If you asked our agricultural team their thoughts on January and February, they’d say, “Is it March yet?!” The year started off with stormy weather and heavy rainfall, which is great news for our vines and farm but makes for cold and wet conditions around the ranch. While we are busy pruning the vineyard (removing last year’s growth from the dormant vines) it’s our livestock that’s buzzing with life around the Ranch.
This month we welcomed one hundred chicks to our ranch. What does the future look like for these chicks? They will spend the next few weeks in the brooder until they have enough feathers to move to a transitional coop with an outdoor run. When they reach 3-4 months old, they will join our main flock of laying hens in our state-of-the-art chicken coop at our Rutherford Estate. They’ll dine like queens on farm scraps from the organic fruits and vegetables we grow for our restaurant and farmer’s market. Their pasture access rotates weekly through the young fruit orchard planted adjacent to the coop. In the fall, they will clean up fallen fruit which aids in breaking fruit pest cycles. That fine cuisine is filled with nutrients and produces deep orange colored egg yolks. While we enjoy their eggs, their manure will be a vital part of our composting program, adding a nitrogen-rich component to the base of horse manure, shavings, and farm waste.
We are grateful to have three Haflinger draft horses on our ranch, as well as three Norwegian Fjord Horses and a handful of saddle horses. Our Fjord Horses thrive in our working farm environment and have recently, lead by our livestock manager Sophia Bates, been focused on integrating draft power into our vegetable production operations. They have been learning new tasks incrementally and brushing up on older skills, so they can be useful in the production fields of our Rutherford Estate. Their tasks this season include cultivating row crops, as well as tillage for cover crop seeding, and lots of work in the potato patch - furrowing, cultivating, hilling, and digging. Get the inside scoop below from Sophia.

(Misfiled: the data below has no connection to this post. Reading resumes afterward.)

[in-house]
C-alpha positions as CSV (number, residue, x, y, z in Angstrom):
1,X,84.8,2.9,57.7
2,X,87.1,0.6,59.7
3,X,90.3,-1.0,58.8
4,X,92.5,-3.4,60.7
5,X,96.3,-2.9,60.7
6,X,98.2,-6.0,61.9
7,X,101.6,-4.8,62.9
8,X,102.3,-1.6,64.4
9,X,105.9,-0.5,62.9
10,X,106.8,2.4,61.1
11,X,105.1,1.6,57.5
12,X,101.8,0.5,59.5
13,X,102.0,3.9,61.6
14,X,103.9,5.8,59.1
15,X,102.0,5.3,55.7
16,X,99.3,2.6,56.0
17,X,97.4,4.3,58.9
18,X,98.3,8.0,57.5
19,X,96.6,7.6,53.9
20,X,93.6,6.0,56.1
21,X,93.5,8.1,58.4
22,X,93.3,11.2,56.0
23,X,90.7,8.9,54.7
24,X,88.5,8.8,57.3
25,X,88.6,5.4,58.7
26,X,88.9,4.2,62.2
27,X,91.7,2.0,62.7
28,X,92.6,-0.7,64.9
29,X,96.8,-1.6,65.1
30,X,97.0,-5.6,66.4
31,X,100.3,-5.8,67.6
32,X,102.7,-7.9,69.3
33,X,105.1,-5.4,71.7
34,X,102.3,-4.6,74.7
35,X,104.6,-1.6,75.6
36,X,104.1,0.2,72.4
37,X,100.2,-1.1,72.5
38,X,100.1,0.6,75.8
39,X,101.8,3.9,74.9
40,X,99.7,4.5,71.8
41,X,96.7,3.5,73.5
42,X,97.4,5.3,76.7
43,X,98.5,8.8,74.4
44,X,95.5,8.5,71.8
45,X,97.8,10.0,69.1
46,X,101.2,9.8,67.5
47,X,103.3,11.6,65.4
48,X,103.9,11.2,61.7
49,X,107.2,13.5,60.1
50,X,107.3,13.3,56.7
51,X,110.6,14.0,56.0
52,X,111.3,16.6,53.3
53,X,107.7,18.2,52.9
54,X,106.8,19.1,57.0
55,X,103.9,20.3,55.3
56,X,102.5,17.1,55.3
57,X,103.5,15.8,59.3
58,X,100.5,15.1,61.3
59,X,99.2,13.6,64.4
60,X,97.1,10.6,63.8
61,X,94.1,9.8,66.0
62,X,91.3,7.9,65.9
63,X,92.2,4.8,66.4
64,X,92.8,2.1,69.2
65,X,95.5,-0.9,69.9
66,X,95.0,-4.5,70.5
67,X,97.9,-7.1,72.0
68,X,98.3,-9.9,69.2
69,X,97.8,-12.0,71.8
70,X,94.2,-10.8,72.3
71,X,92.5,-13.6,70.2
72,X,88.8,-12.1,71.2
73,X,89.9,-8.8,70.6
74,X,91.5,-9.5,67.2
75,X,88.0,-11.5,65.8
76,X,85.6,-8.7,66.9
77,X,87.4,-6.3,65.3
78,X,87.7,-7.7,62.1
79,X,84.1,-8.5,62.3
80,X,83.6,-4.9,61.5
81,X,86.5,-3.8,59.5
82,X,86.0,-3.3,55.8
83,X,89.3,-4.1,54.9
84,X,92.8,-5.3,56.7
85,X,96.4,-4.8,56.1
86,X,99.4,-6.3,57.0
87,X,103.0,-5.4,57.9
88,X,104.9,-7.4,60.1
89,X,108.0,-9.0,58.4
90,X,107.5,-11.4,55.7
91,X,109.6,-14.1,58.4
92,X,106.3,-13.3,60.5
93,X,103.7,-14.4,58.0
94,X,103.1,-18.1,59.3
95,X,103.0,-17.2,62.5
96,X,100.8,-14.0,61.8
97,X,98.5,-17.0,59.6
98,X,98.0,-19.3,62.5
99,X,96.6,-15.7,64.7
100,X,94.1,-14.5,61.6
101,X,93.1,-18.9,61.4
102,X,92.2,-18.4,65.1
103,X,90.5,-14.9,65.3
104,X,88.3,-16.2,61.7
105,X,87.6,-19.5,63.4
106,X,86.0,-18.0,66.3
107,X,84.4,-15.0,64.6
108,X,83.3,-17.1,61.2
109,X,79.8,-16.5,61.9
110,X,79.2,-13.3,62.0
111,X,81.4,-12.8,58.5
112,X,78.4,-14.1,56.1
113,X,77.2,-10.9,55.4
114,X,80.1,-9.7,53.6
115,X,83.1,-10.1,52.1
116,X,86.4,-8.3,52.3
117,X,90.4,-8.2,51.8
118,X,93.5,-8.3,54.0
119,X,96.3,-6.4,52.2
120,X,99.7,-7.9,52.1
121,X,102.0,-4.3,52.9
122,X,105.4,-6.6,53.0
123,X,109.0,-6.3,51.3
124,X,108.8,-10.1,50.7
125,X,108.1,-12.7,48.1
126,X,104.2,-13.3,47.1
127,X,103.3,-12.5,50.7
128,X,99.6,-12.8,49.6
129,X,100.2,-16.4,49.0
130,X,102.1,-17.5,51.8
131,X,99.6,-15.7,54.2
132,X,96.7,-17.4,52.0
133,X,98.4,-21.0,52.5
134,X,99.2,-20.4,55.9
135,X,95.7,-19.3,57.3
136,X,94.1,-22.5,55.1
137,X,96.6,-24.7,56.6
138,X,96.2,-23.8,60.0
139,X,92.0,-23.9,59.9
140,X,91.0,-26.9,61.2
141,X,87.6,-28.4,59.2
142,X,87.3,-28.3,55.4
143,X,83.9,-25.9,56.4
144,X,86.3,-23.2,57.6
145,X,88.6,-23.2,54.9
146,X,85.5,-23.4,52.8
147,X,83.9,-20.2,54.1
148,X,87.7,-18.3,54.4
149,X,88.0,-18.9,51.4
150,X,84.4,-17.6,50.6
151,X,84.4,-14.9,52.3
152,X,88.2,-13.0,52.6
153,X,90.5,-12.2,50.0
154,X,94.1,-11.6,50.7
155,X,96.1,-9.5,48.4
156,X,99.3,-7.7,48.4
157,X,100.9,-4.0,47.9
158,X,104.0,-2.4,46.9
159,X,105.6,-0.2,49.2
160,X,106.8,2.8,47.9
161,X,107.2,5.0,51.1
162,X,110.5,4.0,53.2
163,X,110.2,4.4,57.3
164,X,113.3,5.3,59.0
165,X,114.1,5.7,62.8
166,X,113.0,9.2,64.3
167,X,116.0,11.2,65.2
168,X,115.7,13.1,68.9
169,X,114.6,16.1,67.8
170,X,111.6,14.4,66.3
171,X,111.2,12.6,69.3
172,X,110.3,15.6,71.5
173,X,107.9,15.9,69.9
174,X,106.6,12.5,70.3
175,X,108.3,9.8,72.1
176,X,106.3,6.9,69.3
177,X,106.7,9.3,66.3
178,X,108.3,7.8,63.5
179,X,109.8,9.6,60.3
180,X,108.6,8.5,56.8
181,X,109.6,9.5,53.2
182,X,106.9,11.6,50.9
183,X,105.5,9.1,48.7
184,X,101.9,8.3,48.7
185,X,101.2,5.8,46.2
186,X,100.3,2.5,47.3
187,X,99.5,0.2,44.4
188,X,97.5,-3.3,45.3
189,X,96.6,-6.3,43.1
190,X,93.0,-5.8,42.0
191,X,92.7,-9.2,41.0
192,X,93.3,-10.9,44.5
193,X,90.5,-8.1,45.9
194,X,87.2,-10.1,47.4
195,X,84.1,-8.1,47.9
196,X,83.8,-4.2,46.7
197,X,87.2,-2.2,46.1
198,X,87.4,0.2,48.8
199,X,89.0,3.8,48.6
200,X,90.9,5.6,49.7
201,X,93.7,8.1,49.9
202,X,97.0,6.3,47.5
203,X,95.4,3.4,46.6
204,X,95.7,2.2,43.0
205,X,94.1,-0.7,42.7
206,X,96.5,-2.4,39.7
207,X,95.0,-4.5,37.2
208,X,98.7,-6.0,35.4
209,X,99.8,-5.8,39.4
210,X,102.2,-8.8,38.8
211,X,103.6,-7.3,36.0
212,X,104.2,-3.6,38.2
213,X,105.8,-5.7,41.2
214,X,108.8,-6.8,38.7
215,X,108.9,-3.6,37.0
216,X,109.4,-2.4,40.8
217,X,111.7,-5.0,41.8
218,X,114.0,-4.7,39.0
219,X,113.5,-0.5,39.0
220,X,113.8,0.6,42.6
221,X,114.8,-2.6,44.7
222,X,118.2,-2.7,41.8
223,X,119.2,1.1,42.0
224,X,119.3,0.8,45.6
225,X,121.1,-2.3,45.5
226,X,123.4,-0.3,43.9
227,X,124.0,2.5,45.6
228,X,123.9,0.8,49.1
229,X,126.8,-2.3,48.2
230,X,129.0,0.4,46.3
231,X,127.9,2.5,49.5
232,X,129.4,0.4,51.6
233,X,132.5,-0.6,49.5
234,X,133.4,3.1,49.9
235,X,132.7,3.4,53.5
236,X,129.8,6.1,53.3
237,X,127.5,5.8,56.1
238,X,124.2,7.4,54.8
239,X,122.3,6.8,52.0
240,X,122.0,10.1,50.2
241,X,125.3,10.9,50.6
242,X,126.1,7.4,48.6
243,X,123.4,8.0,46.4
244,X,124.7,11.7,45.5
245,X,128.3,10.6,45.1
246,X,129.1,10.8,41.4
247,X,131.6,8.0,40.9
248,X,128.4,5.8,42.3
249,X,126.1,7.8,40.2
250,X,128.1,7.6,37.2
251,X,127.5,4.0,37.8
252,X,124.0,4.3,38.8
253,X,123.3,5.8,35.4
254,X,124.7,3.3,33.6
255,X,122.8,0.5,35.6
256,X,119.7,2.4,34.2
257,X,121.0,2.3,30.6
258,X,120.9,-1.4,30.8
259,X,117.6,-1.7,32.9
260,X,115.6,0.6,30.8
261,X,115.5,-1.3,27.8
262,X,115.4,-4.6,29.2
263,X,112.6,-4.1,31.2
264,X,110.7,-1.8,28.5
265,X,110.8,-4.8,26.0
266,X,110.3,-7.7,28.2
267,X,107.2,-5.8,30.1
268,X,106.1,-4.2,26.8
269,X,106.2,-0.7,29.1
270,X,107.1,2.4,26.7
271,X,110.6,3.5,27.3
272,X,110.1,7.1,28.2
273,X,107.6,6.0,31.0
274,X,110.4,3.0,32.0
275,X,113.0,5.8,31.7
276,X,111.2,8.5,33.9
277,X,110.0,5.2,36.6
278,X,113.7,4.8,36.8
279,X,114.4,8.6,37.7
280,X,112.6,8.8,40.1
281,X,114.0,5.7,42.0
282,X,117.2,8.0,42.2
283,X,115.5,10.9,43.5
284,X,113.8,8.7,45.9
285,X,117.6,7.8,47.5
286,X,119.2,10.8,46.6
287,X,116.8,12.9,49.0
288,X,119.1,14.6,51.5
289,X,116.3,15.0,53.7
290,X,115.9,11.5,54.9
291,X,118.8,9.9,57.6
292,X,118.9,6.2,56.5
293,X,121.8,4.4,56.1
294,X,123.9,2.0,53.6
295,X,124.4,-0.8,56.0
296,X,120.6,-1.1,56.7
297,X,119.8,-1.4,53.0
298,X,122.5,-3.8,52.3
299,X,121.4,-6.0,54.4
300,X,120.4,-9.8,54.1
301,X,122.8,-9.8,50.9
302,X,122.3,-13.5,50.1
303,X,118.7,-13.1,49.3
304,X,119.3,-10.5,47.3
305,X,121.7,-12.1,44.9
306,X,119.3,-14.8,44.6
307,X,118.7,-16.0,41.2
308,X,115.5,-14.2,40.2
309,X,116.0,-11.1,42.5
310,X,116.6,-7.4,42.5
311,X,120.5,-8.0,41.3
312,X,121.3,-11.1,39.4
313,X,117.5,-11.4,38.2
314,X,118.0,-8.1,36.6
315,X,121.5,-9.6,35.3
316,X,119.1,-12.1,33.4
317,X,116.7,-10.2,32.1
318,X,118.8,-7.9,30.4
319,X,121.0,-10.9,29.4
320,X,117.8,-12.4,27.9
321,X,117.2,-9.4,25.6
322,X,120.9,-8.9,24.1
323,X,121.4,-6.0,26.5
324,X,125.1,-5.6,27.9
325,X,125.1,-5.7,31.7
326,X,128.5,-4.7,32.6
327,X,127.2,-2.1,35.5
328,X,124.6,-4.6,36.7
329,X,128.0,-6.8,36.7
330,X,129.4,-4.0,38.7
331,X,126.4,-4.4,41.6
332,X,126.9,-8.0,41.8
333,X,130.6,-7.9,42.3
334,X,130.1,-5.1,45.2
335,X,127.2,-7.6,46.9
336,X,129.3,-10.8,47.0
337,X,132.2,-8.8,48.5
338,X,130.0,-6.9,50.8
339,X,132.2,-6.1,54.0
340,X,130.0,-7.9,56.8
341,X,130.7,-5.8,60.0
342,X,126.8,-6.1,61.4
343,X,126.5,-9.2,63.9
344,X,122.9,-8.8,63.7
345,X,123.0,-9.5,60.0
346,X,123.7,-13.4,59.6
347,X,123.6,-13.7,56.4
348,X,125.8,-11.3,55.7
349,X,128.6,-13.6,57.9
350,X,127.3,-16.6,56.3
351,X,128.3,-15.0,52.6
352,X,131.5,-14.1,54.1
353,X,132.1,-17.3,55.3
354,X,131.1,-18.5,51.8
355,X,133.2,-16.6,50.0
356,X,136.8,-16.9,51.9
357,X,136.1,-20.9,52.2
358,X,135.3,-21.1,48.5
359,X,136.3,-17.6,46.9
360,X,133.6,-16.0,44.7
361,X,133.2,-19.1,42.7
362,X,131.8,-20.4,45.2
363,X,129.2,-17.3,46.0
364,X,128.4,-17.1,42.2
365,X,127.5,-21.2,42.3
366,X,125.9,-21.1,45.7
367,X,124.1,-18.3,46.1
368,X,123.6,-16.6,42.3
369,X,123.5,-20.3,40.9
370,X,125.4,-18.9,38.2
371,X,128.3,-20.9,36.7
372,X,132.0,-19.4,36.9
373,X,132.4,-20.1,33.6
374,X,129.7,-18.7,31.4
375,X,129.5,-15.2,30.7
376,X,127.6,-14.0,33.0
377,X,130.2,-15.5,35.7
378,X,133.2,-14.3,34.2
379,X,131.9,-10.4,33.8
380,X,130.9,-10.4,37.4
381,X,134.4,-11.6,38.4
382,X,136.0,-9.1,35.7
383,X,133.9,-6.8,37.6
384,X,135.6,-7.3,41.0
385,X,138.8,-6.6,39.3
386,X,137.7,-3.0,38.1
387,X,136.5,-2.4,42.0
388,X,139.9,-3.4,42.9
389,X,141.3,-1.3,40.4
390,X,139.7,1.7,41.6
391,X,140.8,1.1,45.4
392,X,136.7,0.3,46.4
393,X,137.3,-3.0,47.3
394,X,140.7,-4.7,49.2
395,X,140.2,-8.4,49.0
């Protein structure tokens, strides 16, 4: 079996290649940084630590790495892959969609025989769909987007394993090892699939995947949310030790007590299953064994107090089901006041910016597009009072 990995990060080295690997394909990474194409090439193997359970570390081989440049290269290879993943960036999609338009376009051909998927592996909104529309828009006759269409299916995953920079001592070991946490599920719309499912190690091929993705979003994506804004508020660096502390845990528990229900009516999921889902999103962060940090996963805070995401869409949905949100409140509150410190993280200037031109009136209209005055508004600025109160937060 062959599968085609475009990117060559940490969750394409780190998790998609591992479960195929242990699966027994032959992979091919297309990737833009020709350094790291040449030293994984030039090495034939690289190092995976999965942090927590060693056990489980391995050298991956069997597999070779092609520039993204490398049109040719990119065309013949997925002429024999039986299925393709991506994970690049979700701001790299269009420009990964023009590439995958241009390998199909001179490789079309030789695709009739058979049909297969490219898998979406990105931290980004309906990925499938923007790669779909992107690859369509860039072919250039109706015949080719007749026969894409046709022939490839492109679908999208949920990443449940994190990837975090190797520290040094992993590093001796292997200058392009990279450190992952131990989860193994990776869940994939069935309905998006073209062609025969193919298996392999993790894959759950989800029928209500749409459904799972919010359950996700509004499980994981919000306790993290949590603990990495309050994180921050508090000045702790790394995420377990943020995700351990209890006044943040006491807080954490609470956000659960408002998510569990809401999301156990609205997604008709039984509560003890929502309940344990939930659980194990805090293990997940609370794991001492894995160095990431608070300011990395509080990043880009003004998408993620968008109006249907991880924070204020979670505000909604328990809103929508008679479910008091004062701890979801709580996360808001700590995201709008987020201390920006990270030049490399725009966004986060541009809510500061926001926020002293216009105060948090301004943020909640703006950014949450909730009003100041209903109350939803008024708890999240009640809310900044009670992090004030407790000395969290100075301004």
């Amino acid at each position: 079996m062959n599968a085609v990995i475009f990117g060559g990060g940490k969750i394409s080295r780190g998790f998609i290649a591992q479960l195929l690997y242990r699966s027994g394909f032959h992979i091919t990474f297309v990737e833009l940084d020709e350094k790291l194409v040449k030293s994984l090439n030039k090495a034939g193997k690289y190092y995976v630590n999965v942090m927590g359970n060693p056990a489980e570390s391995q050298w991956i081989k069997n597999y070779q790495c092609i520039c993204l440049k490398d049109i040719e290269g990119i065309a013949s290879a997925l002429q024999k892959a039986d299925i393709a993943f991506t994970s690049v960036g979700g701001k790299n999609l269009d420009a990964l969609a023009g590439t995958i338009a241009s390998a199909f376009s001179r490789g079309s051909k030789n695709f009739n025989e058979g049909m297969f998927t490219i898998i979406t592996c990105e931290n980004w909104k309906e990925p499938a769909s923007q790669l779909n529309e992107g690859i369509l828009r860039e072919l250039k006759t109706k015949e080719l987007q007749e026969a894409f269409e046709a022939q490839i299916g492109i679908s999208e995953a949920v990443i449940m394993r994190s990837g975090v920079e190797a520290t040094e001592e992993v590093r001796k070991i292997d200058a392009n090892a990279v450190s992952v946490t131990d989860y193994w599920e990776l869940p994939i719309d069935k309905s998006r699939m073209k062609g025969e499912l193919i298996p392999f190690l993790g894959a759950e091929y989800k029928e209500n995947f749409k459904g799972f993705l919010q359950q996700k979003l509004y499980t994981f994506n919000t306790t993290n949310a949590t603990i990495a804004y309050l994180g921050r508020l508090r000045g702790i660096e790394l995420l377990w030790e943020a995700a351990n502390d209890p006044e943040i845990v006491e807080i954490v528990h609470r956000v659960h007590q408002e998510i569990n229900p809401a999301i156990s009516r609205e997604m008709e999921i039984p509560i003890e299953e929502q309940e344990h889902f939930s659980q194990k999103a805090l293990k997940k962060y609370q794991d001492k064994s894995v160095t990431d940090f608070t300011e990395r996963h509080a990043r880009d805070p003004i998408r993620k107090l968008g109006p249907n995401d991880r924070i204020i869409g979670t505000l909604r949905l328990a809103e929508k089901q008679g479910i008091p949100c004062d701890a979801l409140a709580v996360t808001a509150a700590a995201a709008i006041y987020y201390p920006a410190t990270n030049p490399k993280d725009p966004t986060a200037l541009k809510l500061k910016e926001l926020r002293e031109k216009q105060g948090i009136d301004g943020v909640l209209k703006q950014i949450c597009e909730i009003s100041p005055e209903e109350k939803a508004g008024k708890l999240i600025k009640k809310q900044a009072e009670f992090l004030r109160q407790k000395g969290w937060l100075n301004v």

We’re proud owners of one of the largest folds of Highland Cattle in California. These pasture-raised cows, heifers, and calves call our 600-acre Tomales Station ranch home. We are just a few short weeks away from the beginning of their calving season. Calves romp alongside their mothers as they learn to graze on the nutrient-packed forage of the Tomales coastline while growing strong on rich mothers’ milk. They are weaned in the fall after their mothers are rebred and need to retain the extra calories to grow a new set of calves. The majority of the calves stay in Tomales until their second season until they move to fresh pasture in Ferndale and Petrolia to finish on premium grass. The grass season on the coast in Humboldt County is longer than in Tomales, allowing us to lengthen our beef harvests into fall, ensuring that we offer consistent and fresh beef for our restaurant and farmer’s market.
In 2017 we selected a new bull calf from one of our top cows. In case you missed it, we asked our friends and family on Instagram to help us with a name and we have put your suggestions to a company vote. Meet, Chewie!
ARTISAN OF THE MONTH
Name: Sophia Bates, Livestock Manager
How long have you been with Long Meadow Ranch?
Since May 2017
What are you working on right now?
I’m working on crop rotation planning, budgeting for the year, establishing our chicken pasture, organizing equipment and infrastructure repair, maintenance, and improvement, and conditioning and training our draft horses to be ready to hit the fields when the soil conditions are right.
What's been your biggest work-related success?
I feel like I am becoming a valuable team member who is helping tie together many different facets of this diverse company. Communication is a huge piece of successful farm to table operations and I try to help facilitate clear and constructive communication on all levels. I also am very proud of the improvement to the chicken pasture. We’ve installed an irrigation system for summer pasture, and we reseeded and established a specific blend of grasses and forbes for poultry.